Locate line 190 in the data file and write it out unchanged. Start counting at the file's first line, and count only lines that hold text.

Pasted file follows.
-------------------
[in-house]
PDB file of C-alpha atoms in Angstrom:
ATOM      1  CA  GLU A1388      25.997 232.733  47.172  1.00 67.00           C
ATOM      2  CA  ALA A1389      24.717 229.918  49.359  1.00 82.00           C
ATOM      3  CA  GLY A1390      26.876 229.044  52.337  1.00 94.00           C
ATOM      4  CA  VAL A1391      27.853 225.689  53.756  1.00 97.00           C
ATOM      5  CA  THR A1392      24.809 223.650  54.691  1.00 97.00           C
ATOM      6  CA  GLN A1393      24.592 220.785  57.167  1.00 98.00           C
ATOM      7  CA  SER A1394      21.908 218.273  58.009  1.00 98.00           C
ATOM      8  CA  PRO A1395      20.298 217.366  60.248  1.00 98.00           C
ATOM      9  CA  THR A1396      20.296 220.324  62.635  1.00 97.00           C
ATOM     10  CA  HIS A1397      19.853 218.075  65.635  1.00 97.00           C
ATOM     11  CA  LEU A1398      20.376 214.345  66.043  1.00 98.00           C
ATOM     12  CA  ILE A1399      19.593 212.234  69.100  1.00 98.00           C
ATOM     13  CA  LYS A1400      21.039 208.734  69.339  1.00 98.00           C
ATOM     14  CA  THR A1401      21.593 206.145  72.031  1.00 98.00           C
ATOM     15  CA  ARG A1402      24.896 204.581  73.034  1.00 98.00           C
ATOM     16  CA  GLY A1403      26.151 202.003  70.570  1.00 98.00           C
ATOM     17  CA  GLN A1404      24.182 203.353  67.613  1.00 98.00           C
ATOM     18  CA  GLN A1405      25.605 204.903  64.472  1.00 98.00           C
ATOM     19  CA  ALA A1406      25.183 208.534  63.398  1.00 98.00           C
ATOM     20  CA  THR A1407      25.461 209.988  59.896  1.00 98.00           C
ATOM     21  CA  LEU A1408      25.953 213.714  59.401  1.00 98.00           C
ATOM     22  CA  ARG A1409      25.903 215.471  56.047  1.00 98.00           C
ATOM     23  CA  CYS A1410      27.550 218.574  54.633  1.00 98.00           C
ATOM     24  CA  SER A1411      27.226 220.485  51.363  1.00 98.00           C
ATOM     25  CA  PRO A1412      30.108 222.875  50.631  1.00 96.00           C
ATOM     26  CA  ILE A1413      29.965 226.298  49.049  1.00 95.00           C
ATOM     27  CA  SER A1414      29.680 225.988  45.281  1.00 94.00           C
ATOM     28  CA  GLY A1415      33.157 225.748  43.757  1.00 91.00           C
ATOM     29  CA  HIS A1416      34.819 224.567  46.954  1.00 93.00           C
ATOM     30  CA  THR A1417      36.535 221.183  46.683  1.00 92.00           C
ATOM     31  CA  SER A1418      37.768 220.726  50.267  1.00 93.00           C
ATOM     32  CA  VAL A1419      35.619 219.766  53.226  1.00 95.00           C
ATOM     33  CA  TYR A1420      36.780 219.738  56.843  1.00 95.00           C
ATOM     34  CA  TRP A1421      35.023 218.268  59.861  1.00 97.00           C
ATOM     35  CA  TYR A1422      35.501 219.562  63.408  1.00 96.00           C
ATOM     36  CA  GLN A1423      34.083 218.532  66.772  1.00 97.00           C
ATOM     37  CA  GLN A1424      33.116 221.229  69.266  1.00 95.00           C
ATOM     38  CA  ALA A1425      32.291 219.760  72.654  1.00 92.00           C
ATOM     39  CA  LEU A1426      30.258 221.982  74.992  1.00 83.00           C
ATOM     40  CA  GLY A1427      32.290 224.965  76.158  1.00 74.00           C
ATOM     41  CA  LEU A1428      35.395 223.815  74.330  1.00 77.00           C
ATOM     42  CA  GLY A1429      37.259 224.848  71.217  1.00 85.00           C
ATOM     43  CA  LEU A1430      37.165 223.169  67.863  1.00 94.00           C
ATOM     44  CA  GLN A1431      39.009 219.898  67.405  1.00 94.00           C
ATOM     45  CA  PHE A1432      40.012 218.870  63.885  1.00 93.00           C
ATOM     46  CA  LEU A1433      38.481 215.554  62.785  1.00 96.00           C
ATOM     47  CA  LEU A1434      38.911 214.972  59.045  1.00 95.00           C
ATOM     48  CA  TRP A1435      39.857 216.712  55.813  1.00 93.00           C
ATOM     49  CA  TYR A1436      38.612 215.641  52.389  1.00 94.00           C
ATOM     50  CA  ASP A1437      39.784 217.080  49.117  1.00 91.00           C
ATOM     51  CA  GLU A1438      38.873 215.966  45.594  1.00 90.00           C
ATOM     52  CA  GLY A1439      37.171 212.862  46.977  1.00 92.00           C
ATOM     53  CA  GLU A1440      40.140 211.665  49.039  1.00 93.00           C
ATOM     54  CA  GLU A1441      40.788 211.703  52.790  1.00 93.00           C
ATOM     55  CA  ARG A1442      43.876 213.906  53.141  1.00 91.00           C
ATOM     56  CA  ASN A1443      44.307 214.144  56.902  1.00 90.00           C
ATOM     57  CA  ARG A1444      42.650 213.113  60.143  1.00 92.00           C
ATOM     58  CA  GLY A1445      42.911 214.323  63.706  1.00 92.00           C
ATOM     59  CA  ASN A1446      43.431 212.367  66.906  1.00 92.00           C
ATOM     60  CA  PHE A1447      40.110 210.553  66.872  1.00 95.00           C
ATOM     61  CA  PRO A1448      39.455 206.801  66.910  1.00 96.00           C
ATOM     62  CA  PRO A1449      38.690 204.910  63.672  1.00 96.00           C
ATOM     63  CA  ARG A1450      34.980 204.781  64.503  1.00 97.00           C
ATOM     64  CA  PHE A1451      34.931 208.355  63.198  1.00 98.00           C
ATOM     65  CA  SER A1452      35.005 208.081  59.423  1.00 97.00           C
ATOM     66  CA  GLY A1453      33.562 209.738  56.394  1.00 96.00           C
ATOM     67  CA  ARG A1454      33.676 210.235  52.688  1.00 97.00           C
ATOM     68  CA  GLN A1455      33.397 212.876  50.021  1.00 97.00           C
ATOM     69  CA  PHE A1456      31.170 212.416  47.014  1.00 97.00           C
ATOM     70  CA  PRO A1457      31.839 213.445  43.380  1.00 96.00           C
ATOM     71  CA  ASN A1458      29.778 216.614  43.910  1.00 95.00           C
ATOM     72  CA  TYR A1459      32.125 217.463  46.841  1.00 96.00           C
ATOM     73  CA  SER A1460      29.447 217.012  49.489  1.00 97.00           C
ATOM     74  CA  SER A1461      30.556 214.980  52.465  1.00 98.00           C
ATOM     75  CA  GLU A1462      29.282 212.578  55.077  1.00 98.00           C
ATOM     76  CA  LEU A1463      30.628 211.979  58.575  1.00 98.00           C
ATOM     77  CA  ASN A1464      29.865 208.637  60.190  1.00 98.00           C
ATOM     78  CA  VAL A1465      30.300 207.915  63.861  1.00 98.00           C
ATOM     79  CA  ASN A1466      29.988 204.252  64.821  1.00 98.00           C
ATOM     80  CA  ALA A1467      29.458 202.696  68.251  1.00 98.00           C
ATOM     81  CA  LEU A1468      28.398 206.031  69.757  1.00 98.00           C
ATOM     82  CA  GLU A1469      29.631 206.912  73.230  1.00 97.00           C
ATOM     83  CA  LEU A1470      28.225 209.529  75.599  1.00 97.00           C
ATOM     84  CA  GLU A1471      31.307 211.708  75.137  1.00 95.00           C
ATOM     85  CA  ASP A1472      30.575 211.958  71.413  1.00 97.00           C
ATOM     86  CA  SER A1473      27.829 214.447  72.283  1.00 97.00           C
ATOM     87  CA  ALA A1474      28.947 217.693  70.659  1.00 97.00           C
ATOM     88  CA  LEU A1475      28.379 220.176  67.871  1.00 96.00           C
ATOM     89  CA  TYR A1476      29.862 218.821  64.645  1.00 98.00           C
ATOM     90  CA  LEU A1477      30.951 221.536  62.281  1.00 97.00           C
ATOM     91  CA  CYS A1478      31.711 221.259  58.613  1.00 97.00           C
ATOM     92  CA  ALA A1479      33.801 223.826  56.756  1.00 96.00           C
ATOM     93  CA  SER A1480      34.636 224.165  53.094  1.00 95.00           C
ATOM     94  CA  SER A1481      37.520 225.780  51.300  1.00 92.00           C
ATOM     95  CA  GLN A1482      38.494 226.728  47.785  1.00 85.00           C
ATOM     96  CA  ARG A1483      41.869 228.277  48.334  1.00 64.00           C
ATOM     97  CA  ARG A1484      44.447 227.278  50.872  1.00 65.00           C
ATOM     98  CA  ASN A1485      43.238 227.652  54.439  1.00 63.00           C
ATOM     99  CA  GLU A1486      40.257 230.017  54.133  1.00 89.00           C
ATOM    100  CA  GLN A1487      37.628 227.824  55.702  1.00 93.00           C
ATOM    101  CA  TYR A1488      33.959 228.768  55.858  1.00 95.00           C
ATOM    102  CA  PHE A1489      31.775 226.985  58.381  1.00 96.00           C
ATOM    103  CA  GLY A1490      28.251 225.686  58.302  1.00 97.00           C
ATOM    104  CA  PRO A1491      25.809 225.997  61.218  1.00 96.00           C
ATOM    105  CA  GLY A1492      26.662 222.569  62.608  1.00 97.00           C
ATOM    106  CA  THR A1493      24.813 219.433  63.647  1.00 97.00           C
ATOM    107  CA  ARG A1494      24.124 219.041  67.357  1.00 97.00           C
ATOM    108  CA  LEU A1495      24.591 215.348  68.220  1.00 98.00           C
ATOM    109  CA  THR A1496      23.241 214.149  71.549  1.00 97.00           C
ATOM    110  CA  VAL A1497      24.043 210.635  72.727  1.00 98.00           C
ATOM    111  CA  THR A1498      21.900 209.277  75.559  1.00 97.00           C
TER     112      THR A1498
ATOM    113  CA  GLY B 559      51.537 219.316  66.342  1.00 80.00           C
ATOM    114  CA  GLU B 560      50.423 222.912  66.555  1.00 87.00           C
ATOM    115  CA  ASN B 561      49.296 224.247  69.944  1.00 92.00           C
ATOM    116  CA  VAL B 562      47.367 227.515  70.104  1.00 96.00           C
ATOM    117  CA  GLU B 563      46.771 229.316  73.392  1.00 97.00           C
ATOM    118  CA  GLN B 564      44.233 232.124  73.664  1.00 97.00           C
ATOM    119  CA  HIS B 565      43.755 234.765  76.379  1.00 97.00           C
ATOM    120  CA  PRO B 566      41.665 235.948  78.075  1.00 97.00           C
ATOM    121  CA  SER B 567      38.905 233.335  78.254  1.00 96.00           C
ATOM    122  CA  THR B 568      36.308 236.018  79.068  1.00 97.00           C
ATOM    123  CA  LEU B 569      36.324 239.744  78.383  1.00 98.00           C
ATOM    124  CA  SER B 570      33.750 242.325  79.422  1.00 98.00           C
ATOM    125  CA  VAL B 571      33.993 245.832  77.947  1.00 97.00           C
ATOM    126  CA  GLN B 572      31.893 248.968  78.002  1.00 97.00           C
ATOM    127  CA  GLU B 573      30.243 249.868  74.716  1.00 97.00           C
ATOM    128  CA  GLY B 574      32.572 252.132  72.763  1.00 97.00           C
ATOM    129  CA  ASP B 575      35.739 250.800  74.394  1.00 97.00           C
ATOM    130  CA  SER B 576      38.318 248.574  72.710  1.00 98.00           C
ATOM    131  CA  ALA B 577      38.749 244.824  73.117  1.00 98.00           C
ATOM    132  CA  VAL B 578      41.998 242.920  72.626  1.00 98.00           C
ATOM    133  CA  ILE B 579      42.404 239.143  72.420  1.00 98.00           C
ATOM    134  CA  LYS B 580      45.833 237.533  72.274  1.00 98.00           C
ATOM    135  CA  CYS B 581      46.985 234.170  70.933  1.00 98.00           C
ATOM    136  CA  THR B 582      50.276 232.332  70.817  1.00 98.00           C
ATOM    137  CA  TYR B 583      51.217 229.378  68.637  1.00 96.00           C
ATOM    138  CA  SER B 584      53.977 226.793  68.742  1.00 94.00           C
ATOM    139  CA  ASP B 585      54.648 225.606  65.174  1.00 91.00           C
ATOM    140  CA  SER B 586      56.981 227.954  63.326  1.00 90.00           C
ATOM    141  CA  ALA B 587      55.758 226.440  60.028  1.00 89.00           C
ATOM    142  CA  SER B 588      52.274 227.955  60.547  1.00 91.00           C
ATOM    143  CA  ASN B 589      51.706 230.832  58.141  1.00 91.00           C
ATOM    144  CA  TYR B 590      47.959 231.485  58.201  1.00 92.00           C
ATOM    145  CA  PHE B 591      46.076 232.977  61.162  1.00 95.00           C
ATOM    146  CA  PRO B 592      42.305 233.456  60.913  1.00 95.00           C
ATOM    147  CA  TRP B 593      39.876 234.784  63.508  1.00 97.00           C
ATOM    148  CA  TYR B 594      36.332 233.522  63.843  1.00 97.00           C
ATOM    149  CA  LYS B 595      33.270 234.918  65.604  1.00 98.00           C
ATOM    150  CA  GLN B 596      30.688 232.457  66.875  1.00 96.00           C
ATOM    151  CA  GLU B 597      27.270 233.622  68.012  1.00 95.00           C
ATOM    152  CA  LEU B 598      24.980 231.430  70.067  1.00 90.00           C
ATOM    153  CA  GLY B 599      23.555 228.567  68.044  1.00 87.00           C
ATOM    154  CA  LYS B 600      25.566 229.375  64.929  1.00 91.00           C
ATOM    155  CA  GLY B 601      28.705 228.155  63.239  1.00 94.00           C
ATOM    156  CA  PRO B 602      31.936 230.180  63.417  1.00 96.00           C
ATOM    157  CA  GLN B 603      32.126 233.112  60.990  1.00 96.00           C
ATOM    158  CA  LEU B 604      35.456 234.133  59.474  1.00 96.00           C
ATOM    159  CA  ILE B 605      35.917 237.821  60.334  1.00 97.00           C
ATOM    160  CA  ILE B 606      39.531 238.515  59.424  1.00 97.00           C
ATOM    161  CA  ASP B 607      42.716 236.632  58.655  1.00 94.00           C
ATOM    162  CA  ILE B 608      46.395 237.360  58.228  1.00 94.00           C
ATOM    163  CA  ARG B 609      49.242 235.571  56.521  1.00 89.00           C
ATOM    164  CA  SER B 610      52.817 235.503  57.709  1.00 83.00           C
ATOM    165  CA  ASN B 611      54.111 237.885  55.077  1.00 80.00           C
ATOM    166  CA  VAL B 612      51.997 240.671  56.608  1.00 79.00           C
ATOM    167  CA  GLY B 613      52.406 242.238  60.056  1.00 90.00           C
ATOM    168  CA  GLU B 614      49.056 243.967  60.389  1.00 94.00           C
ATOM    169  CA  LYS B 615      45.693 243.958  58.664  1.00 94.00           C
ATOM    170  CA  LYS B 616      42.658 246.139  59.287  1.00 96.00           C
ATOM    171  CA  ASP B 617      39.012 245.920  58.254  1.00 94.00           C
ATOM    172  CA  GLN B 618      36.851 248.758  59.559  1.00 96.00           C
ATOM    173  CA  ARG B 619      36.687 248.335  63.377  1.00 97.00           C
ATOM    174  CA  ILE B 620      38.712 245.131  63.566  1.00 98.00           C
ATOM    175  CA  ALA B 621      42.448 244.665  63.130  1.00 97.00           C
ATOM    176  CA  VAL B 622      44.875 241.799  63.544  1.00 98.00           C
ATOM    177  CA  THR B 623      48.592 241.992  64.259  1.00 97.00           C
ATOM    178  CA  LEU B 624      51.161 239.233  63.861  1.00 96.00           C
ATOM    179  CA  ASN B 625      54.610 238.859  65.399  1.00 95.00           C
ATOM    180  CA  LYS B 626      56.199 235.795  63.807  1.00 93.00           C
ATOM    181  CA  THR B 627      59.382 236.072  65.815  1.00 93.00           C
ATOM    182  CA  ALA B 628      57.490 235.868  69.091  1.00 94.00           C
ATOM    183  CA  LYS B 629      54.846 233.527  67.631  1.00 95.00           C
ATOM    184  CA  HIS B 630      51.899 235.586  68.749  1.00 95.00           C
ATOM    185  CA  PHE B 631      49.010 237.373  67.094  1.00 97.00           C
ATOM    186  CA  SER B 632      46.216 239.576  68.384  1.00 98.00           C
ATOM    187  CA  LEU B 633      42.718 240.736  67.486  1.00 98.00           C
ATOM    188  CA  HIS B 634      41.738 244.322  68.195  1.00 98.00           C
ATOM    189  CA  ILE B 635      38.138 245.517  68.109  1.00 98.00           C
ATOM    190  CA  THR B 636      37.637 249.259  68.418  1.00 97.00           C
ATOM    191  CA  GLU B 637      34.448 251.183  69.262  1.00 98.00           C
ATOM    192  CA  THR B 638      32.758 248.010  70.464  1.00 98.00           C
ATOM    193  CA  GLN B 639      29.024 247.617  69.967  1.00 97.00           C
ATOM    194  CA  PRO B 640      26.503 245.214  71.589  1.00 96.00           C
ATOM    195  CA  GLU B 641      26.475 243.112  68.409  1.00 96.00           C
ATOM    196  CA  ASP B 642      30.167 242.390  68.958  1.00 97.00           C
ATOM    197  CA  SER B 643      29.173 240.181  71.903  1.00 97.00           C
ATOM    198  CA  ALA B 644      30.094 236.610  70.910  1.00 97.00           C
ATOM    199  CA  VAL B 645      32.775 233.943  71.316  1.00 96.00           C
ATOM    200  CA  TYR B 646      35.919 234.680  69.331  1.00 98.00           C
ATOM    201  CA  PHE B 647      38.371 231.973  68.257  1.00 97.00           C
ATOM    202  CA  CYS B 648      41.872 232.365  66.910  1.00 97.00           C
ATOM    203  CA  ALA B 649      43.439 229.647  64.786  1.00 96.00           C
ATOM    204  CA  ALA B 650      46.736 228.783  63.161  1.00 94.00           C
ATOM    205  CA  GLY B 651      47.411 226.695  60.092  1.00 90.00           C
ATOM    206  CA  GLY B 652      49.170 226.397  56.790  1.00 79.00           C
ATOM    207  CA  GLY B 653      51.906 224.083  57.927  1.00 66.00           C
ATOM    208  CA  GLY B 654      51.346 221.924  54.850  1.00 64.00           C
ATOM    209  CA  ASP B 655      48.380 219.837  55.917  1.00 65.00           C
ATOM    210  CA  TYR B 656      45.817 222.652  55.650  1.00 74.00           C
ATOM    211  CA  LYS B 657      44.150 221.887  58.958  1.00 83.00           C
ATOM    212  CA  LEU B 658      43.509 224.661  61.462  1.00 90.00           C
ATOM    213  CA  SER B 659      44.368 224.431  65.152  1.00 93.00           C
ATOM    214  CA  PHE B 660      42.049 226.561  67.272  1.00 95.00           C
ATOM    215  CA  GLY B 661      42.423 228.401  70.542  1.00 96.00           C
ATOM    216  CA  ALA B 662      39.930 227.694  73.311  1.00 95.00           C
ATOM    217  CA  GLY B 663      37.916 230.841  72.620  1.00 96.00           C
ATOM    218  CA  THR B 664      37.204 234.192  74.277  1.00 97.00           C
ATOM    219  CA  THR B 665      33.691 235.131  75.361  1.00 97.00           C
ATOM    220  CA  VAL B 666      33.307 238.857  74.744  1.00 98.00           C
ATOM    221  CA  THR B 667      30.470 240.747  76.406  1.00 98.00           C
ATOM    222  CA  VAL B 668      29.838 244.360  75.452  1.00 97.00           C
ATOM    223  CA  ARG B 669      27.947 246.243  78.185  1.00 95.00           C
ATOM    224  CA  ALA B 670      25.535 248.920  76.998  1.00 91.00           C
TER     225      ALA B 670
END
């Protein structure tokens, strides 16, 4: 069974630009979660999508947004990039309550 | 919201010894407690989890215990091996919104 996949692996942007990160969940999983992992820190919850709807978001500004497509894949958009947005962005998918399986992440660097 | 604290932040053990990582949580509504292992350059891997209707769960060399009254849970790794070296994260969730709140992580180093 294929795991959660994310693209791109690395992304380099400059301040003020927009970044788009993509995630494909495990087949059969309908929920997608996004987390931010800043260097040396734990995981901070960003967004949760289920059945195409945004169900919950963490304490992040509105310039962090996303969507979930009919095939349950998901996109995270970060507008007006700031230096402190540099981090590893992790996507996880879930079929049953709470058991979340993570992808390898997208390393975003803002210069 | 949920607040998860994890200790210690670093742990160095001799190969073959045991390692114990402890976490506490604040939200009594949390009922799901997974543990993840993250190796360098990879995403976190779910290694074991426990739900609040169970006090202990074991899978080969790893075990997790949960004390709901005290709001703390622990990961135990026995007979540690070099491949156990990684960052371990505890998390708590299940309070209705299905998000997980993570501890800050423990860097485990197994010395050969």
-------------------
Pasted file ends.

ATOM    188  CA  HIS B 634      41.738 244.322  68.195  1.00 98.00           C